Carnegie Hall's Presidential History: Part I
As this year's presidential election contest enters the home stretch, we thought it would be interesting to take a look back at Carnegie Hall's own presidential history.
In the pre-television era—and even more so in the pre-radio era—Carnegie Hall, like many auditoriums across the country, often took the role of a "town hall," playing host to civic events, organizational meetings, rallies, and gatherings of almost any sort imaginable, including political conventions. It was not at all unusual to see US presidents—both current and former—turn up to address Carnegie Hall audiences.
Press pass for the 1908 Democratic State Convention at Carnegie Hall. Courtesy of the Carnegie Hall Archives.
Delegates to the 1908 Republican Convention as they enter Carnegie Hall. Courtesy of the Carnegie Hall Archives.
Carnegie Hall was a frequent campaign venue for political races at all levels during this era, including presidential contests. In August 1896, Benjamin Harrison used his clout as a former president (1889–1893) to kick off the Republican presidential campaign of that season. As The New York Sun pointed out, "Carnegie Music Hall has been the scene of many great meetings, but never before one of the magnitude and importance of this one and never before one so enthusiastic."
Harrison was launching the campaign of William McKinley, who came to the Hall during his presidency to address a meeting of the Ecumenical Missionary Conference in 1900. In October 1912, when he was facing off against Bull Moose Party candidate Theodore Roosevelt, Woodrow Wilson—who was governor of New Jersey at the time—faced a "cheering crowd" that climbed "over chairs and tables" to the stage "to shake his hand," according to The New York Times.
Ticket to the Ecumenical Missionary Conference of 1900 at Carnegie Hall. Courtesy of the Carnegie Hall Archives.
Report in The Congregationalist about the Ecumenical Missionary Conference at Carnegie Hall. Courtesy of the Carnegie Hall Archives.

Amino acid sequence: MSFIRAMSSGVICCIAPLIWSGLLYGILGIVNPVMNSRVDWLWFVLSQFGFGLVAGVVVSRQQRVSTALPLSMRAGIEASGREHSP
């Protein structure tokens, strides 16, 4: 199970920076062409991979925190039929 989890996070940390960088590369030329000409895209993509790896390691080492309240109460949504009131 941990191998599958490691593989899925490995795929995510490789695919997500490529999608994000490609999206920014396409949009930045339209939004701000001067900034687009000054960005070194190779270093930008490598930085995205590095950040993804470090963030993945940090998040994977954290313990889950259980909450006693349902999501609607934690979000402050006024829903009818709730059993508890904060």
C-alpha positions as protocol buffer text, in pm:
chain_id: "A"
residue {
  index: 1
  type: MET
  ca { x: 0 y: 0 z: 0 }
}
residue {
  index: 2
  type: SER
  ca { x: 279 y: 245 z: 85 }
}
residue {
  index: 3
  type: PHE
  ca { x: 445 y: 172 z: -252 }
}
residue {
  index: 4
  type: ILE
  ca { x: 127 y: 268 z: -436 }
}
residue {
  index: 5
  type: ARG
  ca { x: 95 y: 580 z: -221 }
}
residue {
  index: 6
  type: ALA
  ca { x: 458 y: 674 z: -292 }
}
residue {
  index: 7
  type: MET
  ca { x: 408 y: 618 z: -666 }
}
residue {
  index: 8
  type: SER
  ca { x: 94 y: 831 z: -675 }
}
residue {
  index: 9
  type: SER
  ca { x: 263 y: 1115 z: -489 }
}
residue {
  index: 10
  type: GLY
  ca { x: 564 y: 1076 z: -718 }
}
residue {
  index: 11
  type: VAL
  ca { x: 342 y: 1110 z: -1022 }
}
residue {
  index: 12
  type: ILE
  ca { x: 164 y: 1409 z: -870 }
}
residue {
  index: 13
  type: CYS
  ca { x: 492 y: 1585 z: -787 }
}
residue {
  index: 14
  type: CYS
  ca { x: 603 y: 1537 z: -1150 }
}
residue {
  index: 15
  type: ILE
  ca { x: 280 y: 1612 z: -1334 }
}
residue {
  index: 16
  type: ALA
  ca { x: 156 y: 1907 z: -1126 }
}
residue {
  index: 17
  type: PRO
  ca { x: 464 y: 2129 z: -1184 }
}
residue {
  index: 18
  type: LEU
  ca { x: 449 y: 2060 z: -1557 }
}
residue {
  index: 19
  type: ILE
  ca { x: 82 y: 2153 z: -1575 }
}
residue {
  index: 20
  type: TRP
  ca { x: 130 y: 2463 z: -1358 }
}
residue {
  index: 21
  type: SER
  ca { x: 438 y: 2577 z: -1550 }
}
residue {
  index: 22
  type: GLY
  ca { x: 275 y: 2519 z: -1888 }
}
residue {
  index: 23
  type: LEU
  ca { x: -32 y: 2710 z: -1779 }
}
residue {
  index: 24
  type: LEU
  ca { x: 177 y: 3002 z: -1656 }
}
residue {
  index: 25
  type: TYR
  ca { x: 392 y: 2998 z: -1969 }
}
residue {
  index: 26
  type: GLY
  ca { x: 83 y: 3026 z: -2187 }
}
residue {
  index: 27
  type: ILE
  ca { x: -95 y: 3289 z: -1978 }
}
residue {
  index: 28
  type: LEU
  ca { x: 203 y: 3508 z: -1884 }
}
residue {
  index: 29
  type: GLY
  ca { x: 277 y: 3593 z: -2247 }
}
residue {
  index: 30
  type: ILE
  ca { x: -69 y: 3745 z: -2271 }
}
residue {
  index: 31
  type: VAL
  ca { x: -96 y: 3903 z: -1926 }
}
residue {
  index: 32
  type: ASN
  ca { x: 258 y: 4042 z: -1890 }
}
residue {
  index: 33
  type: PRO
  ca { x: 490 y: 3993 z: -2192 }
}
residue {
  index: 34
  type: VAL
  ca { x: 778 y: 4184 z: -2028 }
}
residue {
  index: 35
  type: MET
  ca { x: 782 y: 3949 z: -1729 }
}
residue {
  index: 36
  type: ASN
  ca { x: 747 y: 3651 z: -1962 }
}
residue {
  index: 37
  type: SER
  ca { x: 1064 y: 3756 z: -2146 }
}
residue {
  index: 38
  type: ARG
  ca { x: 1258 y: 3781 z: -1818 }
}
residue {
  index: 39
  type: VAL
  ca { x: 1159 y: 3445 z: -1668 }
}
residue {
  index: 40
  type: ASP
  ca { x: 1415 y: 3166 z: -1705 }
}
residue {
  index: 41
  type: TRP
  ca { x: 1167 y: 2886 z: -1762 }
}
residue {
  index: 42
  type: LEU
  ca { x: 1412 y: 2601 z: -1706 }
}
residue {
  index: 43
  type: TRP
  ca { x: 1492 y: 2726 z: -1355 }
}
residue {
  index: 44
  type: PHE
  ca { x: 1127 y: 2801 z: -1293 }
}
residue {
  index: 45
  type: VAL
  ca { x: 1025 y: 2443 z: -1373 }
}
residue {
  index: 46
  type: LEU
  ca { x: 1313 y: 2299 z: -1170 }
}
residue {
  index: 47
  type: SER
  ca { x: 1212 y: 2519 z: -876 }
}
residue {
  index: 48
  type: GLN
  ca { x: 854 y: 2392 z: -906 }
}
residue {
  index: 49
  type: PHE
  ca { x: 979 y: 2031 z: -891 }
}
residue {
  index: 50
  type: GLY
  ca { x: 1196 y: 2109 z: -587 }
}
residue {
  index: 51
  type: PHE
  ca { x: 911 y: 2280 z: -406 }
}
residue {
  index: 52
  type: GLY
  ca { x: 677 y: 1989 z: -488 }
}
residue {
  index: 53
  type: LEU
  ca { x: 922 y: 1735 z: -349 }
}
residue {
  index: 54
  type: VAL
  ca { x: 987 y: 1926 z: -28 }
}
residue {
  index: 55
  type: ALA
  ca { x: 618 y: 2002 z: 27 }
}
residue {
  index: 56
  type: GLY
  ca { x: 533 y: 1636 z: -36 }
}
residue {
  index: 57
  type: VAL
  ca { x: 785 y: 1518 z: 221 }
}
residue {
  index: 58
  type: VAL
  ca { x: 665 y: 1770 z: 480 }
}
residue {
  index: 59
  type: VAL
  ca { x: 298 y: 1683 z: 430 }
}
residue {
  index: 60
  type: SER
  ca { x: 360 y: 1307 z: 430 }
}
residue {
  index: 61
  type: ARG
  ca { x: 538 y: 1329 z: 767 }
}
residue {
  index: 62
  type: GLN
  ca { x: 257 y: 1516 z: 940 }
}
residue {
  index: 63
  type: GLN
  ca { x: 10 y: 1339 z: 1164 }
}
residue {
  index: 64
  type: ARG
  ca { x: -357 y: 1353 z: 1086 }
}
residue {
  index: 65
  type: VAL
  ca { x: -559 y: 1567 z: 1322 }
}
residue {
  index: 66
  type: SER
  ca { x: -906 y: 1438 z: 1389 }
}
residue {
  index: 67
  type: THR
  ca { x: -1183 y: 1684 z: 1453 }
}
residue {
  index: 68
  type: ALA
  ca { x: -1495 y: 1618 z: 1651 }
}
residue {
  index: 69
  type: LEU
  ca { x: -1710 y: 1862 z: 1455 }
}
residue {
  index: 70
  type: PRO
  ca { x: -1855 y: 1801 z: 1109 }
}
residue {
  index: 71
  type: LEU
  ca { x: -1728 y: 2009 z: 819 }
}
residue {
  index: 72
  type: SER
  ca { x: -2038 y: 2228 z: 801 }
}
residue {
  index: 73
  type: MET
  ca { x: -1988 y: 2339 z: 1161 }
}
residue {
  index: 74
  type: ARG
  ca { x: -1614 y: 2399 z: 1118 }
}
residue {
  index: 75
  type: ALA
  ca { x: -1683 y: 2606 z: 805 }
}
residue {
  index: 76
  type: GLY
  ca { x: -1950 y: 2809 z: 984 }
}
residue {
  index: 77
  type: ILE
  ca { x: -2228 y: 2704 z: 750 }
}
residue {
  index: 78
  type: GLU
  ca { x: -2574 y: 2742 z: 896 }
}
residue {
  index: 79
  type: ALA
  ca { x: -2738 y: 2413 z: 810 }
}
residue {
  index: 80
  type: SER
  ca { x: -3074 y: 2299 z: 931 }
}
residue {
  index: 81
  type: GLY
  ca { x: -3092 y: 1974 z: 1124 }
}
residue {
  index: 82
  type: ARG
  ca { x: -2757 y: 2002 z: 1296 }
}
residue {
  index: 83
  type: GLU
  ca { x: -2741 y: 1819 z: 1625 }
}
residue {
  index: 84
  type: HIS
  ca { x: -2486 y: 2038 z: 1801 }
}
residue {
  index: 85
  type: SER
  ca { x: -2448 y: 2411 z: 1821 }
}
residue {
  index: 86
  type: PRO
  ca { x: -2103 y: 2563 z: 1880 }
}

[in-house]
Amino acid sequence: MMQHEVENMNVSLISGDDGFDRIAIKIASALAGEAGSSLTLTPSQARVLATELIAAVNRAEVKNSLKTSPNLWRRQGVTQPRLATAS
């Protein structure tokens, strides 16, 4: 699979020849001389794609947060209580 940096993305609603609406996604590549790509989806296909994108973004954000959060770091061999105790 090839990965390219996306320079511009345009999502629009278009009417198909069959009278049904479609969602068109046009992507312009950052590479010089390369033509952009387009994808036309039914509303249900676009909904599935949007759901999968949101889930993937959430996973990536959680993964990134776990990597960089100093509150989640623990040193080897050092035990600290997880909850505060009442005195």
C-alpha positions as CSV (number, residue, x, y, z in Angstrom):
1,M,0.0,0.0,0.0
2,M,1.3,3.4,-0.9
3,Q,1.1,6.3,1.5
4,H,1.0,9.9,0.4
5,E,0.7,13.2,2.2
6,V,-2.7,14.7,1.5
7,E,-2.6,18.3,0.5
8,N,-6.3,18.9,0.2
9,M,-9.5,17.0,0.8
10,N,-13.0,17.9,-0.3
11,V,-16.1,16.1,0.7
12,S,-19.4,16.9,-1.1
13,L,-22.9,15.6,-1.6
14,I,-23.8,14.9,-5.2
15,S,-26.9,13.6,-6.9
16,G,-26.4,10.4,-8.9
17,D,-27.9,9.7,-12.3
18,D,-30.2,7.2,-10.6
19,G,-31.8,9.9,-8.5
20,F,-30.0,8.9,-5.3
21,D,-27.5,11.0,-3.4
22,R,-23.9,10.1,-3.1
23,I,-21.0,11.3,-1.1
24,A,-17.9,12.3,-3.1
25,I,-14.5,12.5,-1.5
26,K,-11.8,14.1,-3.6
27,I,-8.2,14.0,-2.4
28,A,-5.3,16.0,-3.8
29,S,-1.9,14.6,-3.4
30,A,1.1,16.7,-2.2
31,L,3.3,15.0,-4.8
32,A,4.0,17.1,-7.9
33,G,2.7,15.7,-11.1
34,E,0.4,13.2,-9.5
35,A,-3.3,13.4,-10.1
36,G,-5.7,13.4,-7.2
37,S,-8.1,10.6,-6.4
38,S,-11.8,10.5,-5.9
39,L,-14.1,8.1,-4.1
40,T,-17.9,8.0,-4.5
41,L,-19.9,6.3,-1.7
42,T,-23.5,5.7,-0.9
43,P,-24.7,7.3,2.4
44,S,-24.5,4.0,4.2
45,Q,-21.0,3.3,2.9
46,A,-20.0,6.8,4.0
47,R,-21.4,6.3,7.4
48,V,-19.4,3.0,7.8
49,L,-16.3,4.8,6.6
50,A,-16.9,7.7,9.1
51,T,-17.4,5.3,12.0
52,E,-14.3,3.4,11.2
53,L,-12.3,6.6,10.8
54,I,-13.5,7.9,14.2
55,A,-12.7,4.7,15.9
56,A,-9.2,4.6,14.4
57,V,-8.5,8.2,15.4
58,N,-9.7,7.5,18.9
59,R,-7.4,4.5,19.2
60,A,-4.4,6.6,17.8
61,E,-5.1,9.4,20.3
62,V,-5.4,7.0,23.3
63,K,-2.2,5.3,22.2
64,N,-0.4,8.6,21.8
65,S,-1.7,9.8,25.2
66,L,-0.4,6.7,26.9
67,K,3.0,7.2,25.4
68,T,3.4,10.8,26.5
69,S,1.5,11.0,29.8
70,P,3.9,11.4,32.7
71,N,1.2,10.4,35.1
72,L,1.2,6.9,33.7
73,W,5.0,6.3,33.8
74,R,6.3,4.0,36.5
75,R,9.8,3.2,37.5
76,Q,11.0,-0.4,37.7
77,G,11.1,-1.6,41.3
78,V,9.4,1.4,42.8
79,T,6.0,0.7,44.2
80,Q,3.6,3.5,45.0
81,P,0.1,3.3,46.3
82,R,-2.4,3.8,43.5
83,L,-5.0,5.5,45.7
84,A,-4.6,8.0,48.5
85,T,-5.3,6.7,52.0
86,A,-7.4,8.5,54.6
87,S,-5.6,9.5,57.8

Theodore Roosevelt at Carnegie Hall in 1912. Courtesy of the Carnegie Hall Archives.
Wilson's most significant Carnegie Hall address took place seven years later, in July 1919, when he returned triumphantly from Europe to give his first report regarding the Treaty of Versailles. Over half a million New Yorkers lined the streets between the 23rd Street ferry terminal, where Wilson arrived, and Carnegie Hall.
The New York Times report on President Woodrow Wilson's speech at Carnegie Hall on his return from Versailles. Courtesy of the Carnegie Hall Archives.
With the benefit of hindsight, we can even recognize the appearances of several presidents-to-be, including Warren G. Harding, who as a US senator from Ohio addressed the World Court Congress at Carnegie Hall on May 3, 1916—the day before, former president William Howard Taft spoke before the same august assemblage. Calvin Coolidge's October 1920 speech to a meeting of the New York Young Republican Club took place while he was governor of Massachusetts.
Unlike some of the other late–19th- and early–20th-century presidents who spoke at the Hall either during or after their presidency, neither Coolidge nor Harding returned after they made it to the Oval Office. Likewise, Carnegie Hall missed out on a presidential visit from perhaps the most famous and influential commander in chief our time, Franklin D. Roosevelt. His sole appearance at the Carnegie Hall podium took place on November 1, 1930, when he addressed a Democratic County Committee Campaign Rally while he was governor of New York.
Franklin D. Roosevelt's autograph from his November 1, 1930 appearance at the Hall. Courtesy of the Carnegie Hall Archives.
Check back over the weekend for more fascinating insight into Carnegie Hall's connections with the US presidency.
Related: Carnegie Hall's History